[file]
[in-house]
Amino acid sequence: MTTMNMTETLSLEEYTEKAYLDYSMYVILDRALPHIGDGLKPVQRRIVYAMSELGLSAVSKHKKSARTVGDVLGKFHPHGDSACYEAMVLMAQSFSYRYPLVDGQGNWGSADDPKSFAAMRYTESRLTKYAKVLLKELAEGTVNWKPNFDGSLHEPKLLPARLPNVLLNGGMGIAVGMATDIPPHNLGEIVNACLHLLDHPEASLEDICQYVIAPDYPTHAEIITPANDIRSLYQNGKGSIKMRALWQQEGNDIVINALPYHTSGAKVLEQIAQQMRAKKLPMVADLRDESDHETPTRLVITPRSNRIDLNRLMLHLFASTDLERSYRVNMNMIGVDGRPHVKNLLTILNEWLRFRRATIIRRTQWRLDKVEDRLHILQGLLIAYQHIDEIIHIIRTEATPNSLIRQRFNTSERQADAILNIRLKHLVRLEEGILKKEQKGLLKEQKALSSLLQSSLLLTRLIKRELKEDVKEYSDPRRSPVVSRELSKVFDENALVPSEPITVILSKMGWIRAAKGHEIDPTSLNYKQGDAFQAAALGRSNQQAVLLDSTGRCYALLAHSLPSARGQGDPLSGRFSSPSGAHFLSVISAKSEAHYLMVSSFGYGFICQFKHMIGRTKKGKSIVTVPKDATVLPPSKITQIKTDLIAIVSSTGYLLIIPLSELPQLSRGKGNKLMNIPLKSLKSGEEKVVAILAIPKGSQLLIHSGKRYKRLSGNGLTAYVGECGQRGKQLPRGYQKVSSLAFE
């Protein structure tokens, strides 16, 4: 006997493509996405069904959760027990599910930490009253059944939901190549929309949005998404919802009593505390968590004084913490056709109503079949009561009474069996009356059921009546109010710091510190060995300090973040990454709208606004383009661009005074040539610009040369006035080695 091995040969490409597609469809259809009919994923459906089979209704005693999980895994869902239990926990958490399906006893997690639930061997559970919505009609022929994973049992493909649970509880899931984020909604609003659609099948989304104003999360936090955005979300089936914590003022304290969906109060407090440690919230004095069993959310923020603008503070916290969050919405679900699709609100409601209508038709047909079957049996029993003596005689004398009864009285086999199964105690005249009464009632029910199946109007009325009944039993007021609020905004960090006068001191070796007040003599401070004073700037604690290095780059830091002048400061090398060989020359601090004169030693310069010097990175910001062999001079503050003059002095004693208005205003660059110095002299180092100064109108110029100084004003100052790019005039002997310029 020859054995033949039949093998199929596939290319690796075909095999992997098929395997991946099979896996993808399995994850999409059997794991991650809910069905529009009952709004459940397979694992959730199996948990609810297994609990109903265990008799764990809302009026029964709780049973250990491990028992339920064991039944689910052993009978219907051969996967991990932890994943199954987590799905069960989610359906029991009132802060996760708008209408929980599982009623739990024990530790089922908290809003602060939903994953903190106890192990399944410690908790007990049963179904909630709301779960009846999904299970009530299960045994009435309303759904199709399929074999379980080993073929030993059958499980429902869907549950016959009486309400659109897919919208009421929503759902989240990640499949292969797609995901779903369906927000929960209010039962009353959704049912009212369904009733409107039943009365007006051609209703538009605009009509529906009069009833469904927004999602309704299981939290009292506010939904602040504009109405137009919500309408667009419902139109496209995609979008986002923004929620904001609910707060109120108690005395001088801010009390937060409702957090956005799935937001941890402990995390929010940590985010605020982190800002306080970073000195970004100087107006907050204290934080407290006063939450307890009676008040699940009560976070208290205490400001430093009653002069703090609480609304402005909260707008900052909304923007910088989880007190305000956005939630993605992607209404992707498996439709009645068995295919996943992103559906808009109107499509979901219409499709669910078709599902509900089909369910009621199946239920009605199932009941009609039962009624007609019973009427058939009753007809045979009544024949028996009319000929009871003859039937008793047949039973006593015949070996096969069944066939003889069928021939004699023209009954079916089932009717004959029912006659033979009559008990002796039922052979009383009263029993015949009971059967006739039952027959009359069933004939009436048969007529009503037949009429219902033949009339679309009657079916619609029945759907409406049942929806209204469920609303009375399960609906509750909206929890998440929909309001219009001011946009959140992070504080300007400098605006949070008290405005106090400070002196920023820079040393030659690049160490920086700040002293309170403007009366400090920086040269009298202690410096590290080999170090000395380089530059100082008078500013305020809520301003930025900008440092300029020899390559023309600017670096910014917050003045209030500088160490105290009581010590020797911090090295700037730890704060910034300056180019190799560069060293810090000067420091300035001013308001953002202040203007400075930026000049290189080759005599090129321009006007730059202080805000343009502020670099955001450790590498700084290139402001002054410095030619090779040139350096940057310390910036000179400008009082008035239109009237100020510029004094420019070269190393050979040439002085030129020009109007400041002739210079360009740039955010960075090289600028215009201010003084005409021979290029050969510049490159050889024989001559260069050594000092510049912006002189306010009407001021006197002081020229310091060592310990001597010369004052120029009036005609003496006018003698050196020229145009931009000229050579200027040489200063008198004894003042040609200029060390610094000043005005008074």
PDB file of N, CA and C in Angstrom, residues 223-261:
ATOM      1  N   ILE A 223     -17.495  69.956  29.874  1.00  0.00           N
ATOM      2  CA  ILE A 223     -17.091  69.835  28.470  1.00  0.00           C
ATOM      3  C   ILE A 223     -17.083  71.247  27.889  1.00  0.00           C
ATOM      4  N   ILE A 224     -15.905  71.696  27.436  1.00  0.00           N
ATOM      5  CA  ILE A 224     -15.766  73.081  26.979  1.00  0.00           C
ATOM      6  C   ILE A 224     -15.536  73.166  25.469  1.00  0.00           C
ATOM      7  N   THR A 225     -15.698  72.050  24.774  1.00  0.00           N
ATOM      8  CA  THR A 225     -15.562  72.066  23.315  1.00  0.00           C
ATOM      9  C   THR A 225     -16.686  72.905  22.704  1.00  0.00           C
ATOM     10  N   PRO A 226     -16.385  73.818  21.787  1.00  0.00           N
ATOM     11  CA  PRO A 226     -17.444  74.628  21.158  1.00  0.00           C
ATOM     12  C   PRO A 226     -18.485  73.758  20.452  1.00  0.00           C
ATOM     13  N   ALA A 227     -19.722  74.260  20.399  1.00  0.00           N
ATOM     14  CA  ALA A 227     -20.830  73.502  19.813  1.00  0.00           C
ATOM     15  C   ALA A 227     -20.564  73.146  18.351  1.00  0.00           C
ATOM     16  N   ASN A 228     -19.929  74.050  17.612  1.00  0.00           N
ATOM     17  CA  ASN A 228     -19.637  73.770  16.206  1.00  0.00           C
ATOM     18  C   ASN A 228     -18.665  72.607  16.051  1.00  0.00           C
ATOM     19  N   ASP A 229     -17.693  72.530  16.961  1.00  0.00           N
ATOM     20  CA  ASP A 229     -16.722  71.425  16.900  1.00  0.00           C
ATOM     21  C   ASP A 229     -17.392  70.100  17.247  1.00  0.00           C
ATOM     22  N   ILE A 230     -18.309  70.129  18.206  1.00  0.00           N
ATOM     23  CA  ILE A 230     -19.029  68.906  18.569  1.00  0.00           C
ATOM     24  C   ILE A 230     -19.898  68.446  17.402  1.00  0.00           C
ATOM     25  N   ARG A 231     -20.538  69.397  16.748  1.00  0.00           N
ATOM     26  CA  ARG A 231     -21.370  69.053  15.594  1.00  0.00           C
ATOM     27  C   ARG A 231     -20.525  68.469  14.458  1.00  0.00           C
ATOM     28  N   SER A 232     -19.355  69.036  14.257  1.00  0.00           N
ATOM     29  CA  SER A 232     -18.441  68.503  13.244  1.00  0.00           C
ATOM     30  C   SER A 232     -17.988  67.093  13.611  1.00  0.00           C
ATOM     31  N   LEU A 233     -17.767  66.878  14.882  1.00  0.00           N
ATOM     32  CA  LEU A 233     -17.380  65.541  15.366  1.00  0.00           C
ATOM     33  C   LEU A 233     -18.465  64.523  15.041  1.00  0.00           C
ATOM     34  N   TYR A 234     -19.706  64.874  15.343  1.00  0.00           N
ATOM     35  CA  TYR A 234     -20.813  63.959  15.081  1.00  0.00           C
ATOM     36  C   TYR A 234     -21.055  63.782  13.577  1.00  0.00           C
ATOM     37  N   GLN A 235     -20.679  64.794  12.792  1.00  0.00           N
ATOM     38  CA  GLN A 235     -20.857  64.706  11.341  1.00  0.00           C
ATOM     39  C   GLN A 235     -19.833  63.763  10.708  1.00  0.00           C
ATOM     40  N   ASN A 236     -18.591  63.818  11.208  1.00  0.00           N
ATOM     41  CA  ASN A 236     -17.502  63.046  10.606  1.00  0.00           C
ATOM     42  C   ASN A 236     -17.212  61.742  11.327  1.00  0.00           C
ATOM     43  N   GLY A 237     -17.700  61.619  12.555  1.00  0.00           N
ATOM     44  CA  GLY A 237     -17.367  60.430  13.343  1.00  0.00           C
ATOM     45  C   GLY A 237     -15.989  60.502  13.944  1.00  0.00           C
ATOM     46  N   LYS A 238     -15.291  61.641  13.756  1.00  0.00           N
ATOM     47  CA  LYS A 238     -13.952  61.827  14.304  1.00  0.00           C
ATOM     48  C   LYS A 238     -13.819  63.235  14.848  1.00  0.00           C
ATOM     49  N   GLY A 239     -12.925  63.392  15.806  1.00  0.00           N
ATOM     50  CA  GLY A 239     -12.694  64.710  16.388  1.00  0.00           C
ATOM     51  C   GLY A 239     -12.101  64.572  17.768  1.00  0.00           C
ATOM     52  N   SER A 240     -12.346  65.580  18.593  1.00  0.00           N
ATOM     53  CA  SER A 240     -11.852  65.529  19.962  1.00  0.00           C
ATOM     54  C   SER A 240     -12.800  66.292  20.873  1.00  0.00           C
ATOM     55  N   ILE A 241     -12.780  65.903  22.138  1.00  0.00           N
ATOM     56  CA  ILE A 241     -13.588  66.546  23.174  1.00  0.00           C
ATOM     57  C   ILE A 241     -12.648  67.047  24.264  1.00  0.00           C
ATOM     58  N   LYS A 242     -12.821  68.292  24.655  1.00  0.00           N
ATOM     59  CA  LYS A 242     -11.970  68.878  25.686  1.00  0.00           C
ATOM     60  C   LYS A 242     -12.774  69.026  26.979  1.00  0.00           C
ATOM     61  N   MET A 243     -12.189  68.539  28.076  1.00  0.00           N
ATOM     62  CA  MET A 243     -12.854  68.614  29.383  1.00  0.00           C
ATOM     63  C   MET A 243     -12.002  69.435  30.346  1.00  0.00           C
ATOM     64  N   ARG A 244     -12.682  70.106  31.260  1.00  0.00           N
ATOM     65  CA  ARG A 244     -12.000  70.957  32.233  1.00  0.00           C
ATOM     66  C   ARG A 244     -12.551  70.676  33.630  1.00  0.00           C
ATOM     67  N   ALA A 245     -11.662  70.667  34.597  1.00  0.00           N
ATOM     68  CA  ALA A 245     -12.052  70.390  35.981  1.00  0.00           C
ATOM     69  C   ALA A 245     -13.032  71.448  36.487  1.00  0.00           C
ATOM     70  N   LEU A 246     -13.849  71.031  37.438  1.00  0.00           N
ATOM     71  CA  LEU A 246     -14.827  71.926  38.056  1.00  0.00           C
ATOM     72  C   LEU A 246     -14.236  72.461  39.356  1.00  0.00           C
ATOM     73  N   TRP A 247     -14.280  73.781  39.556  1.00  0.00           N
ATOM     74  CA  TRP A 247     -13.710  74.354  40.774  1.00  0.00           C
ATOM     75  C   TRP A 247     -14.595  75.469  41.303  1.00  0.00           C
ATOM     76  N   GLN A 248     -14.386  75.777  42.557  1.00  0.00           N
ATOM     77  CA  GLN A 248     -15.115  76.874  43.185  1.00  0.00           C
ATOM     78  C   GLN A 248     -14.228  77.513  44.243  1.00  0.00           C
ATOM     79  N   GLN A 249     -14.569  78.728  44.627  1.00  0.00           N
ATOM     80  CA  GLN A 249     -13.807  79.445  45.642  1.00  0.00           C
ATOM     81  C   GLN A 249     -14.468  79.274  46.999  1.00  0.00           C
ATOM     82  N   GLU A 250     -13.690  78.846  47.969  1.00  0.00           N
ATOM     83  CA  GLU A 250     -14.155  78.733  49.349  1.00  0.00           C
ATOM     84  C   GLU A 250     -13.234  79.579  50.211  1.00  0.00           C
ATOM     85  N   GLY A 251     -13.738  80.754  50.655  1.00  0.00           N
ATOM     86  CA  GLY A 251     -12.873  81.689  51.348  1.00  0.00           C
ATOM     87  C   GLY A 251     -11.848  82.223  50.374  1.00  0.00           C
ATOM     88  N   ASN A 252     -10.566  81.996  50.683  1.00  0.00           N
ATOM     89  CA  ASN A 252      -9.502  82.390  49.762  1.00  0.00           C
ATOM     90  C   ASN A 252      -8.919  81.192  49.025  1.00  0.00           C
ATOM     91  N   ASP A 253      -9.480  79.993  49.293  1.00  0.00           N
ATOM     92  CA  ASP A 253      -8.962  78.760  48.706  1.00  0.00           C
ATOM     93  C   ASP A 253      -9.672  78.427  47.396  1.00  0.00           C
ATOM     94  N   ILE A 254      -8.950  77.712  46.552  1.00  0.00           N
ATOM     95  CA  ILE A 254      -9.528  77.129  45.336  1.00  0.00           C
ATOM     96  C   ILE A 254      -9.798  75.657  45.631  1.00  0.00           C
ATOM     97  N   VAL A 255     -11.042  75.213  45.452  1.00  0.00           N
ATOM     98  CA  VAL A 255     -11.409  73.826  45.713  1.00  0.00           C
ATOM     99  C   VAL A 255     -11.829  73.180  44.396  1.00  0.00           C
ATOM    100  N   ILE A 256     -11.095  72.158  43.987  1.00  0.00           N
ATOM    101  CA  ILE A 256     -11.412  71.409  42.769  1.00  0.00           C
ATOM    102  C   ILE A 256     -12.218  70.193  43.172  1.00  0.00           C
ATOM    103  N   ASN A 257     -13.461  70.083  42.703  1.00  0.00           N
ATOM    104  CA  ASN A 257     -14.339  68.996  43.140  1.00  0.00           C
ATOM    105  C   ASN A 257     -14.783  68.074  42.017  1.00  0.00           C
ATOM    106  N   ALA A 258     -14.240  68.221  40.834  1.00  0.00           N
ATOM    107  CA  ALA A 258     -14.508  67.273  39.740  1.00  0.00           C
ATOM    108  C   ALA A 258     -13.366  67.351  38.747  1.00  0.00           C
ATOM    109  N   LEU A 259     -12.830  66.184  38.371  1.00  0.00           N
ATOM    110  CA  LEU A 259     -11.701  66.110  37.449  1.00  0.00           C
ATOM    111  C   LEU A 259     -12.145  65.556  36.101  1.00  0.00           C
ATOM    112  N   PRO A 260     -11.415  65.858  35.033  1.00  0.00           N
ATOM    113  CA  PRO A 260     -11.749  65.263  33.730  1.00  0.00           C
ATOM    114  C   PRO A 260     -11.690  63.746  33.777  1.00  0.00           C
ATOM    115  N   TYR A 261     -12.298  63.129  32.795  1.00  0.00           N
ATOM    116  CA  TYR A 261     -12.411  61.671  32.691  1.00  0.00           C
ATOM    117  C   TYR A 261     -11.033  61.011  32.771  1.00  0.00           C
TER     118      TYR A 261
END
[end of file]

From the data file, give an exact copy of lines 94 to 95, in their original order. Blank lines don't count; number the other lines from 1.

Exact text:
ATOM     90  C   ASN A 252      -8.919  81.192  49.025  1.00  0.00           C
ATOM     91  N   ASP A 253      -9.480  79.993  49.293  1.00  0.00           N